School of Engineering and Materials Science
Research Student Awards
PhD Thesis: In vitro wear of metal-on-metal hip replacements: a multifactorial problem.
Author: ANGADJI, Arash
Supervisor(s): Julia Shelton
In this thesis, the wear of MoM hip prostheses has been evaluated under a range of testing parameters, evaluating the influence of clearance, loading conditions, material processing and cup position. The results have indicated that the in vitro test results for the influence of diameter and clearance may be predicted from theoretical models. However, the load parameters, cup orientation and material processing produced in vitro wear rates that were not anticipated.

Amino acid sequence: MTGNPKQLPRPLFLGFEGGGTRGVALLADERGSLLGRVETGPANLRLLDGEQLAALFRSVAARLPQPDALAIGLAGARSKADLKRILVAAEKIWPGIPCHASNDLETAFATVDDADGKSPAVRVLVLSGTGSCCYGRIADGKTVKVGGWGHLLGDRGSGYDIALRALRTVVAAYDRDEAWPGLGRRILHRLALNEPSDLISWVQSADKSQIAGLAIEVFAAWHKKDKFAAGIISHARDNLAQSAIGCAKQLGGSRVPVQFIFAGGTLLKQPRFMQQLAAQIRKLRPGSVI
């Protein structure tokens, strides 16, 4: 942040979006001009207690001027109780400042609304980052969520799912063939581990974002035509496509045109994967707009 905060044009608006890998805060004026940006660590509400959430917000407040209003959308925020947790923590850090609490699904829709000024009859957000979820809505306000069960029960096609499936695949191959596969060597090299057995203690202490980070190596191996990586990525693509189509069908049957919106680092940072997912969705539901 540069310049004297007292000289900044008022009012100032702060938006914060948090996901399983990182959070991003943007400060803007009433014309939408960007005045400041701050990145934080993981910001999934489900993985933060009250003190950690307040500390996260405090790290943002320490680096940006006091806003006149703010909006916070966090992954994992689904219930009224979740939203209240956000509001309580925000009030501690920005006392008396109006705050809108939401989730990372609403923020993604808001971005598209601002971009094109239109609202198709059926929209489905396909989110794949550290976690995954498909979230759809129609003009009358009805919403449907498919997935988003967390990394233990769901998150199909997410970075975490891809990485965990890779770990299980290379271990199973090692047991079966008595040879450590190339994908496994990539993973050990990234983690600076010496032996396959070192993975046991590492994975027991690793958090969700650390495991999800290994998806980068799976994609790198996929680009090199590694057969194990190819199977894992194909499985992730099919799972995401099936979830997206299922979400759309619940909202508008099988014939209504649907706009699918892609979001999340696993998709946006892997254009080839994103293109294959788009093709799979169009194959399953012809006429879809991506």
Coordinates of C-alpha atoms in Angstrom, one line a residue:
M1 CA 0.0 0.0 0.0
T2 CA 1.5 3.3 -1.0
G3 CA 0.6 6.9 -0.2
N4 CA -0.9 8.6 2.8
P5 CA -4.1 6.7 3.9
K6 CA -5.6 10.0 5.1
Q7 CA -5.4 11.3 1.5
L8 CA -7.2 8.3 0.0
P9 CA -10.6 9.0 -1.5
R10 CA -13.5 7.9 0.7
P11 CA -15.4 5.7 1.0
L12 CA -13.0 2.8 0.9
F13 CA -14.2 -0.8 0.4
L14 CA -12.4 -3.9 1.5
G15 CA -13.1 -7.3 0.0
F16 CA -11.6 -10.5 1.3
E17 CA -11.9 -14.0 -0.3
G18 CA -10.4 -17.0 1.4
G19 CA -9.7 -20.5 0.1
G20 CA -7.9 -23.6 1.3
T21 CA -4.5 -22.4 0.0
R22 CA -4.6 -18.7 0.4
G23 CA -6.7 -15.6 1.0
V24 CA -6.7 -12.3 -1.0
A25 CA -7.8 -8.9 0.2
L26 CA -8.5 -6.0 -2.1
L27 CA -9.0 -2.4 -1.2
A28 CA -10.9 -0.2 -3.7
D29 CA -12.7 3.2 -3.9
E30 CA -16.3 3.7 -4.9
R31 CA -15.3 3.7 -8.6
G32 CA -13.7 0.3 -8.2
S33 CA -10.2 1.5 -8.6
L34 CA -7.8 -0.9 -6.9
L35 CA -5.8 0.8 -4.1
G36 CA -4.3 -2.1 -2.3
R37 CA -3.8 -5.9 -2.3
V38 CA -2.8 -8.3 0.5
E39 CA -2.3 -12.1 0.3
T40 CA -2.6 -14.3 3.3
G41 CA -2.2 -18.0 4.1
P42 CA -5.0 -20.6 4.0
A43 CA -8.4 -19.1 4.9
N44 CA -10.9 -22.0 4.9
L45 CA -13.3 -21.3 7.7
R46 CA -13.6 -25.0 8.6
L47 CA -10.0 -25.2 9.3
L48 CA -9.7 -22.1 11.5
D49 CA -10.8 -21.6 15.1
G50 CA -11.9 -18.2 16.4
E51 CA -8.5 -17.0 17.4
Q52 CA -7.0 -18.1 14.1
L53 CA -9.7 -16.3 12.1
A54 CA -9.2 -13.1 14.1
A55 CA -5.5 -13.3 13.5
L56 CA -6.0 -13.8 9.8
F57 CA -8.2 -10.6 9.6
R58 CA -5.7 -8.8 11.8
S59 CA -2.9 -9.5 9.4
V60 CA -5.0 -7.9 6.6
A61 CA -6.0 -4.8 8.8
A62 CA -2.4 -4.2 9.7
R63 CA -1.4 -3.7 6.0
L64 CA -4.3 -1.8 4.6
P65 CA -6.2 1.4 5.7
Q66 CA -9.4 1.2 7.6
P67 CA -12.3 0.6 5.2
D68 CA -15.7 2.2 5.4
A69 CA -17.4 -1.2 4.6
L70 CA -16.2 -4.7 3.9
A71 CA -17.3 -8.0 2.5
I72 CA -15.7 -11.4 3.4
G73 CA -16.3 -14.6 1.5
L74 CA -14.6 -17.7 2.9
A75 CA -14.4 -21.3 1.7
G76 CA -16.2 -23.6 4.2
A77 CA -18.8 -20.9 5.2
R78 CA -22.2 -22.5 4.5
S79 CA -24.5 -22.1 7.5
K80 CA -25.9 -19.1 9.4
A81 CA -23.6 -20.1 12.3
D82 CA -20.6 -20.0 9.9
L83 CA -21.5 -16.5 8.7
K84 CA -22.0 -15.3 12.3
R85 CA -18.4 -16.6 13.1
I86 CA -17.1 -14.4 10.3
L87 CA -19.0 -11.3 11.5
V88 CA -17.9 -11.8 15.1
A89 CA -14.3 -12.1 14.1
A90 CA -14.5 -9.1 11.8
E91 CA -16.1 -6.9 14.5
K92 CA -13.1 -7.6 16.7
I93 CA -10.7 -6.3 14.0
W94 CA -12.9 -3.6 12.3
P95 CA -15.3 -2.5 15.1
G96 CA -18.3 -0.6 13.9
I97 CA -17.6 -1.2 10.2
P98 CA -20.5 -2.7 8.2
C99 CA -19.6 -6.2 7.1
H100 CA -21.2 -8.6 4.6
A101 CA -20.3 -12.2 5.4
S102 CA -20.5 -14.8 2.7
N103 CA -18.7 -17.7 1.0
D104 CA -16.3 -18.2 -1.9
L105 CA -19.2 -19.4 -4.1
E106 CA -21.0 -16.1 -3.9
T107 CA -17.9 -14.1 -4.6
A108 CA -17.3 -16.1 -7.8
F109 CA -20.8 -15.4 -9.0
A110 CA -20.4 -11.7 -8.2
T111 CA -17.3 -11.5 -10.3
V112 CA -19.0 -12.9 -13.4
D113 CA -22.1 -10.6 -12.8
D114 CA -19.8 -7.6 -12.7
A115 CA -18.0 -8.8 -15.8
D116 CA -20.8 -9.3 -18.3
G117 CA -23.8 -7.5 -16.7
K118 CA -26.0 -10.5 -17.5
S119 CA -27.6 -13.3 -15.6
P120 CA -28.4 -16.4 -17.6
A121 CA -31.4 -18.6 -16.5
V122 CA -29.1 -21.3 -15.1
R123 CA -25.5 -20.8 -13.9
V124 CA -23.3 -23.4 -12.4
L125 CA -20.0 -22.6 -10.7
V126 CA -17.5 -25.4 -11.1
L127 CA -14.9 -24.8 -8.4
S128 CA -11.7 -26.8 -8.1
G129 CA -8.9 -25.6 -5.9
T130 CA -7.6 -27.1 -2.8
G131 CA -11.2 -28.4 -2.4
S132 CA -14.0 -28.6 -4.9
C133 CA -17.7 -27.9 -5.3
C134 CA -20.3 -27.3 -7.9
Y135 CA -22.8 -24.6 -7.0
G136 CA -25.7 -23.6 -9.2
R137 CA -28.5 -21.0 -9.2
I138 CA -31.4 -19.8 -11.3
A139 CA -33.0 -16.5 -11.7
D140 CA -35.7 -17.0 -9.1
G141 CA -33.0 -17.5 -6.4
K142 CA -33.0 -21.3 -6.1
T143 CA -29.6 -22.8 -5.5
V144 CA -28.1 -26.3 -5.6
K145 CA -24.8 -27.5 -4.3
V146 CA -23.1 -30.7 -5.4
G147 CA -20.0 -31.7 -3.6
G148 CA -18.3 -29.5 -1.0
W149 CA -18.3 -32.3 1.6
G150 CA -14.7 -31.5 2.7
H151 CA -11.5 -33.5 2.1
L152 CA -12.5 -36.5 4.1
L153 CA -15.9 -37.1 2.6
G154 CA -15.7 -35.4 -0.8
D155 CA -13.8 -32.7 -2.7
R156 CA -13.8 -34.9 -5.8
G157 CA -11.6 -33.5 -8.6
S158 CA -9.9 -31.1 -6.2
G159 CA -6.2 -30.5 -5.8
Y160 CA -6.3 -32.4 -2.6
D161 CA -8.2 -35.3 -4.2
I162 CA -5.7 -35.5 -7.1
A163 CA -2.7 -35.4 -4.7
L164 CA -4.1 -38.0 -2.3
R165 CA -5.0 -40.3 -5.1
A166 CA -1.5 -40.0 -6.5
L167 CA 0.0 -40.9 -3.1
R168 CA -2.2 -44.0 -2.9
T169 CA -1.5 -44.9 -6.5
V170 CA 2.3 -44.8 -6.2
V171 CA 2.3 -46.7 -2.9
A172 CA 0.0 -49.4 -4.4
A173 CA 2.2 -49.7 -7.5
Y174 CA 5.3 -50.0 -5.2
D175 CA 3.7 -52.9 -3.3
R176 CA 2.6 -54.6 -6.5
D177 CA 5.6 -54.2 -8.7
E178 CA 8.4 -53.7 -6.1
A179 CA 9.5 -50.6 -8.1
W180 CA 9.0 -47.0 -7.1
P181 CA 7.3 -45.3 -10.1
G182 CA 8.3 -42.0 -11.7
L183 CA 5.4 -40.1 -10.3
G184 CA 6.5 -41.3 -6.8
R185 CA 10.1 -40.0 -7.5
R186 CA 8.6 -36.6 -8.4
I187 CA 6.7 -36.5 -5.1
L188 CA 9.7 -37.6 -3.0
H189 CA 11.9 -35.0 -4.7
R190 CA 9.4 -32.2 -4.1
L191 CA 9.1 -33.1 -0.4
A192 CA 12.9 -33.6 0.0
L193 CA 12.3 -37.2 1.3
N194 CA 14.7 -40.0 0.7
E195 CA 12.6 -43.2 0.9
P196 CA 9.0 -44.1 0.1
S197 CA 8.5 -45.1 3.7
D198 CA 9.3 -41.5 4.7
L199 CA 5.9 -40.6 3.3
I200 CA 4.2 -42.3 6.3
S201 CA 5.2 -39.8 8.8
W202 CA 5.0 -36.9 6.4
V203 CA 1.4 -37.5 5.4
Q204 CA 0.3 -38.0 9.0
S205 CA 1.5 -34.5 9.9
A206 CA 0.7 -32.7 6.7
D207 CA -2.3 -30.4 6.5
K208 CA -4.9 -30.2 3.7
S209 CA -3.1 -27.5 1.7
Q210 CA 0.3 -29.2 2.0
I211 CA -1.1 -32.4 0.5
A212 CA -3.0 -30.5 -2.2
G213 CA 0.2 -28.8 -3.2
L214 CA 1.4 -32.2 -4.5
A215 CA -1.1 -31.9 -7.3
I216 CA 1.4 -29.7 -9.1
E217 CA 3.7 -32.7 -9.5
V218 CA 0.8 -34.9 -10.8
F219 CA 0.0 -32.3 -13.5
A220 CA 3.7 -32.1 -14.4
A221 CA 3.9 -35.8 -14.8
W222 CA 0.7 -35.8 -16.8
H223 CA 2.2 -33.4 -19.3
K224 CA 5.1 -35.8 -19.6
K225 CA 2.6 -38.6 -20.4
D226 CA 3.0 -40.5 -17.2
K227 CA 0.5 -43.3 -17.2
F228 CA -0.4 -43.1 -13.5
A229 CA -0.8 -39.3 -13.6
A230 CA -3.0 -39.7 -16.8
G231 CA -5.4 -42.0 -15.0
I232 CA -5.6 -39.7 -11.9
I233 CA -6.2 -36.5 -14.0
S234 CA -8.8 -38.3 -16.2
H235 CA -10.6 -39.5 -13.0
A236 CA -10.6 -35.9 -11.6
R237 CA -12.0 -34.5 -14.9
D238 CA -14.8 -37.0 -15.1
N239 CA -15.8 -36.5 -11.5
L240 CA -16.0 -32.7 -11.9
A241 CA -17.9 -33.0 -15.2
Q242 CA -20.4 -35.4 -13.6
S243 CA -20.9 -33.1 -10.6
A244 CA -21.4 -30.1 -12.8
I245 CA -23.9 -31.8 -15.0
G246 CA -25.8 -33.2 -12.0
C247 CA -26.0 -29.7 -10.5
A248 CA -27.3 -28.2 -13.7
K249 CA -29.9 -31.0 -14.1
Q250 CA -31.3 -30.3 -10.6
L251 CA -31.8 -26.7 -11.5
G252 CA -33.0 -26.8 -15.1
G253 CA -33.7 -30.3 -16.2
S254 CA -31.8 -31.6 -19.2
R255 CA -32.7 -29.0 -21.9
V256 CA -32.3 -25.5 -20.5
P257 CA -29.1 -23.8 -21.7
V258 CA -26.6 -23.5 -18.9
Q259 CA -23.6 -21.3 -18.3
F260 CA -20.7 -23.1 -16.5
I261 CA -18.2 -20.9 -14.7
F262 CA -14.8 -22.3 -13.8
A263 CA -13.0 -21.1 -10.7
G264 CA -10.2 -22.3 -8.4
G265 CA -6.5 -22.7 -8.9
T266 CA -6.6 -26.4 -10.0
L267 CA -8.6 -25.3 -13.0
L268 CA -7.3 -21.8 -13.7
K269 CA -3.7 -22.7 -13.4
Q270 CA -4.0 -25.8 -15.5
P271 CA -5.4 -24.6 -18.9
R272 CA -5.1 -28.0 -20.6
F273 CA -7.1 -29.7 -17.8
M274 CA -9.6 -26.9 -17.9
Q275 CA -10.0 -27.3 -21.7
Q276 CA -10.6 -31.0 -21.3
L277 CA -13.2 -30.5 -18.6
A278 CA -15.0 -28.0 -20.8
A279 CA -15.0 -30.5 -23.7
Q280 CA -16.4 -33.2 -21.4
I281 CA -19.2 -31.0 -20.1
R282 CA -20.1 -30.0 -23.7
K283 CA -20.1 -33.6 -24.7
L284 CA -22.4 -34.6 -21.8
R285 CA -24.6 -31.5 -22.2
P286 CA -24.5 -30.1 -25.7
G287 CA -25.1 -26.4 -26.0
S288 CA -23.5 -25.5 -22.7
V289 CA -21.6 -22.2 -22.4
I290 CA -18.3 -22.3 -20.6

Lubrication analysis indicated that the simulated jogging test (high load, increased sliding velocity) would lead to an increased λ value, compared to walking from 0.8 to 2.2; however, the experimental results showed jogging to produce the highest wear rates (34.88 mm3/106) amongst all activities, indicating that the assumptions used in the lubrication theory are not valid under such severe activities. The high clearance bearings (150 μm) displayed a high total wear volume of 0.33 mm3 over 6.3 million cycles, compared to the low clearance (50 μm) of 0.19 mm3 as a result of high wear during the run-in phase. Positioning of the acetabular component was shown to have a direct influence on a number of important clinical outcomes. The current study presented results from a hip simulator showing, for the first time, that at a high cup inclination angle of 60° in MoM hip bearing systems, the wear rates generated were 1.7 mm3/106 cycles, a 7-fold increase compared to the standard 35° cup inclination angle and a statistically higher value whilst also moving the position of the wear scar. Moreover, wear was found to be particularly sensitive to the metallurgical conditions in combination with the steep cup angles. The findings are very important in order to establish the critical parameters required for use in a more demanding patient population.